If the condition is true, the block of script is run. If not, it is skipped.
if statement can also take an
else clause, that introduced a block of
script that is run if the condition is false.
if book: "Our first game is based on one of Sylvie's ideas, but afterwards I get to come up with stories of my own, too." else: "Sylvie helped with the script on our first video game."
Python variables need not be simple True/False values. Variables can be used to store the player's name, a points score, or for any other purpose. Since Ren'Py includes the ability to use the full Python programming language, many things are possible.
Releasing Your Game link
Once you've made a game, there are a number of things you should do before releasing it:
- Check for a new version of Ren'Py.
New versions of Ren'Py are released on a regular basis to fix bugs and add new features. Before releasing, you'll want to click update in the launcher to update Ren'Py to the latest version. You can also download new versions and view a list of changes at https://www.renpy.org/latest.html.
Rarely, changes to Ren'Py will require you to make a change to your game's script. https://www.renpy.org/doc/html/incompatible.html has a list of these changes.
- Check the Script.
From the front page of the launcher, choose "Check Script (Lint)". This will check your games for potential errors. Since some of these errors will only affect users on other platforms, it's important to understand and usually fix all errors, even if you don't see the problem on your computer.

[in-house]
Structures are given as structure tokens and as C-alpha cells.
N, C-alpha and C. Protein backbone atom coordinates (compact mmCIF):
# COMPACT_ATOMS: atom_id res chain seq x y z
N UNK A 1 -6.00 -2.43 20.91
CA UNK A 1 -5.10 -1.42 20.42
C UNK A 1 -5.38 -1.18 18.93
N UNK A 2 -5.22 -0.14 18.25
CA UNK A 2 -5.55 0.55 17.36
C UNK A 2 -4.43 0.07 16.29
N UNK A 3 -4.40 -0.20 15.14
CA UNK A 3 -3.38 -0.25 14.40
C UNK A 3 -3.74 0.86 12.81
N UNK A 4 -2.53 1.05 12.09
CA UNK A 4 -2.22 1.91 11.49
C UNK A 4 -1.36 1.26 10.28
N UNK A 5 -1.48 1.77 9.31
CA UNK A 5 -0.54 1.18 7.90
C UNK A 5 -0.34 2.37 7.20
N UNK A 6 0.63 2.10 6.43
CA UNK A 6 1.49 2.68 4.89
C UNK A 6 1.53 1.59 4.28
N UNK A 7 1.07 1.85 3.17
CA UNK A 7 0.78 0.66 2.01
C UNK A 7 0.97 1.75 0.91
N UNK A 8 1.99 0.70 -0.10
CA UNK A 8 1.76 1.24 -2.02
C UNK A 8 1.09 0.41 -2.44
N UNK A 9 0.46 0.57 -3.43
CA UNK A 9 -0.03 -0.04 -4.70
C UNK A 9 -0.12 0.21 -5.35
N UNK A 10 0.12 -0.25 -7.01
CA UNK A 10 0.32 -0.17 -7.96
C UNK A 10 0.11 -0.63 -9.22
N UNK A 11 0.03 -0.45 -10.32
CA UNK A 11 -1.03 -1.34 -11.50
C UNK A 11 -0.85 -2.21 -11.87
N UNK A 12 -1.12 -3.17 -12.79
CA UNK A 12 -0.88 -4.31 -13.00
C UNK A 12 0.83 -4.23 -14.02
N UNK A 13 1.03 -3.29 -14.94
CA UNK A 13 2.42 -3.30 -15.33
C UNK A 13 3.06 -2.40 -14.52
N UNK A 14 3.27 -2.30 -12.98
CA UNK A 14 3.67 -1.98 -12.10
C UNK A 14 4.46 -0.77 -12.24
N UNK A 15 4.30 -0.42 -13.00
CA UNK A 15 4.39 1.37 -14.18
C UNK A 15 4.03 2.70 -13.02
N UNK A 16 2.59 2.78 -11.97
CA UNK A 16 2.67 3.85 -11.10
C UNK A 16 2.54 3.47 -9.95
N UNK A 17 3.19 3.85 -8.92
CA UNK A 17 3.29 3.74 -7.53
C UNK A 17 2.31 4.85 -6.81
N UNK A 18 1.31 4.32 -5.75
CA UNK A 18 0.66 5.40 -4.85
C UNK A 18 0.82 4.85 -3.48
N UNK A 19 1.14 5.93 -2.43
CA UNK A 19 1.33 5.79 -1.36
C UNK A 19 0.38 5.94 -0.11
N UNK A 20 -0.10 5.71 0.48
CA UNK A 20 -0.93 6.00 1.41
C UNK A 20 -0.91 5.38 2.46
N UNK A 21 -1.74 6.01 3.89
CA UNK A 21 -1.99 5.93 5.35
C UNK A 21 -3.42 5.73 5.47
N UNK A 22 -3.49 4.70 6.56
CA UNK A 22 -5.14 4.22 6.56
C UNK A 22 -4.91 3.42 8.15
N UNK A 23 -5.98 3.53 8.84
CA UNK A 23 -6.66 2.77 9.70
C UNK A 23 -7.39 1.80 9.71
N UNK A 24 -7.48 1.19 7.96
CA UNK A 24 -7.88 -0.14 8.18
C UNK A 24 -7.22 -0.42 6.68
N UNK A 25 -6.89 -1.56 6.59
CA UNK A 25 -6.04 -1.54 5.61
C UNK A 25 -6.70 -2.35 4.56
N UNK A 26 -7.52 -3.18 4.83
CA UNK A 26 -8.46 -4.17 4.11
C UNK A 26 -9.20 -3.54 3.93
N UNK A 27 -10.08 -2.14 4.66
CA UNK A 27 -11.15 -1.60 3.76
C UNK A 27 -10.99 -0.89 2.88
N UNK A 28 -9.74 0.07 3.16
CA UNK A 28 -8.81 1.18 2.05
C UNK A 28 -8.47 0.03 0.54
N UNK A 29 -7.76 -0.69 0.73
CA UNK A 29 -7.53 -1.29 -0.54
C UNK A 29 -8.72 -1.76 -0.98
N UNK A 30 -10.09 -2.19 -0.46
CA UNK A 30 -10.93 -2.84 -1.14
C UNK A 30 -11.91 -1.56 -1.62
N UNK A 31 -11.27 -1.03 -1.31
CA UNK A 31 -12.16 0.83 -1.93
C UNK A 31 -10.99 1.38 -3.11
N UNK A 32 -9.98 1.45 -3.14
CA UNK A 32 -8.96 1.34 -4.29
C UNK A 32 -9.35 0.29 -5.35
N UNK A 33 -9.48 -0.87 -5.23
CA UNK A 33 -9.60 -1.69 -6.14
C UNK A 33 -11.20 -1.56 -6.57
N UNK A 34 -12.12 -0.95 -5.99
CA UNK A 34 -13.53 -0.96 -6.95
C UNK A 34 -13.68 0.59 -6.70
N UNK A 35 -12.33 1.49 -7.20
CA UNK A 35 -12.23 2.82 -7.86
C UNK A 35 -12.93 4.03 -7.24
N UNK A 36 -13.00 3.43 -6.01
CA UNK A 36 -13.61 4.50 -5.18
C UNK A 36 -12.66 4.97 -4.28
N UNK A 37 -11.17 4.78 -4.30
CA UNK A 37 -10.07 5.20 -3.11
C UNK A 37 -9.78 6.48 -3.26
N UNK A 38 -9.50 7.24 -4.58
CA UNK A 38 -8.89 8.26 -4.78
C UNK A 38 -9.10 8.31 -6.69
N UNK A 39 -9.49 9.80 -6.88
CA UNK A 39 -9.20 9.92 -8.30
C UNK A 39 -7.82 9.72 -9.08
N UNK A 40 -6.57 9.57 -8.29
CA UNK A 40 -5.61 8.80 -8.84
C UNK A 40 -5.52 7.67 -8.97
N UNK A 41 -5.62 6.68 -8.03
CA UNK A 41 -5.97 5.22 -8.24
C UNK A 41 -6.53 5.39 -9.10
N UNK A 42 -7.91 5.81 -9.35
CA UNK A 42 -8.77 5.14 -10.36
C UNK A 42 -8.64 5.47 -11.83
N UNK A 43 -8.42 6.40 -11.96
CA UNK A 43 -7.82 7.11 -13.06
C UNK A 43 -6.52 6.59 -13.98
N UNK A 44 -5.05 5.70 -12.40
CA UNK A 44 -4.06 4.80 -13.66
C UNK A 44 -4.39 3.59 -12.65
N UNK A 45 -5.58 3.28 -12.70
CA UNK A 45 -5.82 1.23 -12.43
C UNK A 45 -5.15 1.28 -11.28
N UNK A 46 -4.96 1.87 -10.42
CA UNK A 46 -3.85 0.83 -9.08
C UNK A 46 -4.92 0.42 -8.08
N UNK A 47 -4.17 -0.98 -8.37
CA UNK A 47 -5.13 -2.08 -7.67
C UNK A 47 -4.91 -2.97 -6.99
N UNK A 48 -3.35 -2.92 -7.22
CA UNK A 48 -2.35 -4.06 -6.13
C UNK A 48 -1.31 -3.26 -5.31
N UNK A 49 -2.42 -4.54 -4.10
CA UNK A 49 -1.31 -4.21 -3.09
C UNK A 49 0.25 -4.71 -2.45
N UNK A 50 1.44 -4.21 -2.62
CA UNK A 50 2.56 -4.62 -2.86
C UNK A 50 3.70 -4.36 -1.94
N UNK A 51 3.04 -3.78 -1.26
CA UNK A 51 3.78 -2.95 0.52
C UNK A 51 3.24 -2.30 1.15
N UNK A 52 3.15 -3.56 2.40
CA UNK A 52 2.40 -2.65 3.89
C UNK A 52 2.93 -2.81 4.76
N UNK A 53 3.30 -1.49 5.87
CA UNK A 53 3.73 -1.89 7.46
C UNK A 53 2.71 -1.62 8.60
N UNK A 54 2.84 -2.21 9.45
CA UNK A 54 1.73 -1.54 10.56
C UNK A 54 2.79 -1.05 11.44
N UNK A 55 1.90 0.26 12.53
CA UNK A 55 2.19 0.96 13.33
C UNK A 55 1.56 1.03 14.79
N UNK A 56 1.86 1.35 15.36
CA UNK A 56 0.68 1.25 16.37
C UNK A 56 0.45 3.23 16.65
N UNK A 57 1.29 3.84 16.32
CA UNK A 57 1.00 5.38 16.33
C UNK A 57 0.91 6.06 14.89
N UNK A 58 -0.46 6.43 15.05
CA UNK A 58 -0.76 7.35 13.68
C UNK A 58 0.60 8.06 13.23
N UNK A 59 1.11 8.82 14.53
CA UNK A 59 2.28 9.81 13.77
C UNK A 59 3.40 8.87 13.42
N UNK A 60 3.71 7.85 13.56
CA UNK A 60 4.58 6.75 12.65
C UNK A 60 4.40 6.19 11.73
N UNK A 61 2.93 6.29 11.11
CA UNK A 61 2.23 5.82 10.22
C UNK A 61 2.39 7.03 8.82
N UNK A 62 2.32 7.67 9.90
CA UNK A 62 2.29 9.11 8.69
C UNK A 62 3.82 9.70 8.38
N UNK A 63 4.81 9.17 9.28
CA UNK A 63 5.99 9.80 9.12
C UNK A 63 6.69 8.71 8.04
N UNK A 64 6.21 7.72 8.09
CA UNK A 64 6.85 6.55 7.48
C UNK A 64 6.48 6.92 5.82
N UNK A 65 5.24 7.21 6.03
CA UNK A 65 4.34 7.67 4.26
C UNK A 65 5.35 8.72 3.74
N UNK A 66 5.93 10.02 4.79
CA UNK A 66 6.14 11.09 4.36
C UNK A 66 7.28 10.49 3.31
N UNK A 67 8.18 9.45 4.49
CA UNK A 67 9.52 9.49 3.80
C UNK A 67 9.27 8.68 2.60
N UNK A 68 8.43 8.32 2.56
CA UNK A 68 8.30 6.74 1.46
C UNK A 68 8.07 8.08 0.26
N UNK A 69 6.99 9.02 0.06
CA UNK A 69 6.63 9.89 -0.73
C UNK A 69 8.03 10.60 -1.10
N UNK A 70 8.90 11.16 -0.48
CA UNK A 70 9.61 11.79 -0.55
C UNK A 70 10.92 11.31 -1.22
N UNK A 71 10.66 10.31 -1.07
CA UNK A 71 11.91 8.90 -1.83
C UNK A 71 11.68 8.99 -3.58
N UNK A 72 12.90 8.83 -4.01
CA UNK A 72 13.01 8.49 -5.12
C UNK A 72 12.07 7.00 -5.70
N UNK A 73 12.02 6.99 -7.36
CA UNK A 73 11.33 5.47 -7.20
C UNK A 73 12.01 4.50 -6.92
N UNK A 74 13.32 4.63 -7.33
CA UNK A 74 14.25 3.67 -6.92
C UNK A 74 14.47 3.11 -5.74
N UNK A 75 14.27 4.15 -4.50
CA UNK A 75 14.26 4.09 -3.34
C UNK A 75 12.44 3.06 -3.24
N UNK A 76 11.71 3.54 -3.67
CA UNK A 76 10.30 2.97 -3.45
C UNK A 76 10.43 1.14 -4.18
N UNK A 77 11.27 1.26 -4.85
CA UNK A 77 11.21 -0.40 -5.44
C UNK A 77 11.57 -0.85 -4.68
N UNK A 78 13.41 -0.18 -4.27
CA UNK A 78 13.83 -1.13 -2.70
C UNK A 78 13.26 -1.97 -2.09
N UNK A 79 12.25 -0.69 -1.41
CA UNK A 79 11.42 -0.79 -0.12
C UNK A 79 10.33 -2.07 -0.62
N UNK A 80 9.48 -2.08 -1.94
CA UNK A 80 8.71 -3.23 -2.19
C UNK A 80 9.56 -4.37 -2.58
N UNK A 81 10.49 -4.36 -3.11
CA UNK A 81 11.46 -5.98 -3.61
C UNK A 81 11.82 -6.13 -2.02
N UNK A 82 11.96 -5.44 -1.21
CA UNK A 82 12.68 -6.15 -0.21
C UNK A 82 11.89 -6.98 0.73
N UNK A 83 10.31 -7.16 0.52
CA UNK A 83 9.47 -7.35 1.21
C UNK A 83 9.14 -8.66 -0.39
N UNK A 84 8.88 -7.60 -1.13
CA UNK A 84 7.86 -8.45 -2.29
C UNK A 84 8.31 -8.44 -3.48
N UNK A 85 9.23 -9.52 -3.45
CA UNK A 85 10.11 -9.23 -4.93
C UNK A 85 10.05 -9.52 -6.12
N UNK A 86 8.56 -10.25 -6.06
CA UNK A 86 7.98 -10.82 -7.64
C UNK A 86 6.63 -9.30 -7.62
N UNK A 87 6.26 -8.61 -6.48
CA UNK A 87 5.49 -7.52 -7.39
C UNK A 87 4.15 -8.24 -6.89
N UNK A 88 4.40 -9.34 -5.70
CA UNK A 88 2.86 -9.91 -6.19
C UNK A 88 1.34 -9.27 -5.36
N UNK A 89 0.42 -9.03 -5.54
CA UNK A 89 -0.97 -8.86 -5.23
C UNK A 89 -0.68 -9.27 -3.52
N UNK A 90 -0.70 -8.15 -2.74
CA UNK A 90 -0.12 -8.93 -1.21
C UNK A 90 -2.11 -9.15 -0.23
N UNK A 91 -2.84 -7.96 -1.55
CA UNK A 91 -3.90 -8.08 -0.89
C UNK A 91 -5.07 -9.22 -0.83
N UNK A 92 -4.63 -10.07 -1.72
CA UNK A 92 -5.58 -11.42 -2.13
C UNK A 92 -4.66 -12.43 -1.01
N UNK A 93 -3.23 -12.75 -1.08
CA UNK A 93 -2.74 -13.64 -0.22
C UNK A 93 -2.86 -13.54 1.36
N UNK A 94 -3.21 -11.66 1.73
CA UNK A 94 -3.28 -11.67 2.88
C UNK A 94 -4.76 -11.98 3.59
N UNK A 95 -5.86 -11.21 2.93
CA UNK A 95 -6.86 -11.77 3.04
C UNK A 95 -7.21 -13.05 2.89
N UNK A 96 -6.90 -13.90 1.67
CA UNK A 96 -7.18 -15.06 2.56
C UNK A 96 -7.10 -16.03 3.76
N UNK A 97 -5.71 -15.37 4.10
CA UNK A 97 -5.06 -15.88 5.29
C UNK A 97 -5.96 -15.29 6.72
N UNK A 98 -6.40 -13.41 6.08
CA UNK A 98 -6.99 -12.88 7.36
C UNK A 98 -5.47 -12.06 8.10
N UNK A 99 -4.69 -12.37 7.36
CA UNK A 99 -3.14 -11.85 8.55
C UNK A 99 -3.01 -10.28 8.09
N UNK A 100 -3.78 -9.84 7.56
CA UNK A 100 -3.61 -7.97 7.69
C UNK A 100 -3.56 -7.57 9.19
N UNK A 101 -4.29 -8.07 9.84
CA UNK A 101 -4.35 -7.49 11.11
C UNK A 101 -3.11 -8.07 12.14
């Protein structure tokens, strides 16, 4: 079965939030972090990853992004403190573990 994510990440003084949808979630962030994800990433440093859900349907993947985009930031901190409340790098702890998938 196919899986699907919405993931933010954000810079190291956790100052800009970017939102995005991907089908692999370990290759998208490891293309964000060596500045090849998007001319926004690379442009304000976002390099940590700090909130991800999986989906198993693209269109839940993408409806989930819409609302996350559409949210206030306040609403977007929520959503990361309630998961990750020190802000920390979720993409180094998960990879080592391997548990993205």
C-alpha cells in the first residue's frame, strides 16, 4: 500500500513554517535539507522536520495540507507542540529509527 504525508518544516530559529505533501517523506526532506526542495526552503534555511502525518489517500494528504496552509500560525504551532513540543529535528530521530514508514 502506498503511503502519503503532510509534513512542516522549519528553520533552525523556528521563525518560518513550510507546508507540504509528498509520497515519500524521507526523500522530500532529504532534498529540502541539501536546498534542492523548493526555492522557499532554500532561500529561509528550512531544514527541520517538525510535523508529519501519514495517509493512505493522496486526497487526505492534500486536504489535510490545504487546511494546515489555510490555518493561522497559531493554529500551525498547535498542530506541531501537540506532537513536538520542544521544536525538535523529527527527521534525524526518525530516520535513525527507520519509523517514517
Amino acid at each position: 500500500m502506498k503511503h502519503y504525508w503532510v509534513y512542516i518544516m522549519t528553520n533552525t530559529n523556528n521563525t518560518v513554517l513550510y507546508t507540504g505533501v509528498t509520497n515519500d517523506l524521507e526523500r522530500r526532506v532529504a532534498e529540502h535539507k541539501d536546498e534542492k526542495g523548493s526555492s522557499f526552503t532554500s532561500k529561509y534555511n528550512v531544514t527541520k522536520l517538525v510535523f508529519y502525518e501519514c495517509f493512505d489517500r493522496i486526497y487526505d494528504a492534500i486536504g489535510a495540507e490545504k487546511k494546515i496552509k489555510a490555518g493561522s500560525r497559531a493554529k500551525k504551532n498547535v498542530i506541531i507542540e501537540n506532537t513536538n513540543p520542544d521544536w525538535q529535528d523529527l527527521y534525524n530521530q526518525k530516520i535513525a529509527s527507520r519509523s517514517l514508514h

- Build Distributions.
From the front page of the launcher, choose "Build Distributions". Based on the information contained in options.rpy, the launcher will build one or more archive files containing your game.
Lint is not a substitute for thorough testing. It's your responsibility to check your game before it is released. Consider asking friends to help beta-test your game, as often a tester can find problems you can't.
Once the game has been finished and tested, you should post the generated archive files on the web somewhere people can see them. (If you don't have your own website, https://itch.io hosts a lot of visual novels.) Congratulations, you've released your first visual novel!
There are a few places where a game can be announced:
More advanced vays of customizing the building of the distribution of your game can be found in the Building Distributions section.
Script of The Question link
You can view the full script of ''The Question'' here.
Where do we go from here? link
This Quickstart barely scratches the surface of what Ren'Py is capable of. For brevity's sake, we've omitted many features Ren'Py supports and simplified others – focusing on the minimum set of features used to make a visual novel.
To get a feel for what Ren'Py is capable of, please play through the Tutorial, and perhaps some of the games featured on the Ren'Py website. You may also want to read the rest of this manual, starting with the GUI Customization Guide.
Beyond that, we recommend checking out the Ren'Py section of the Lemma Soft Forums, which has a section for asking questions, and a cookbook section with libraries and examples meant for reuse. The Lemma Soft Forums are the central hub of the Ren'Py community, where we welcome new creators and the questions they bring.
Thank you for choosing the Ren'Py visual novel engine. We look forward to seeing what you create with it!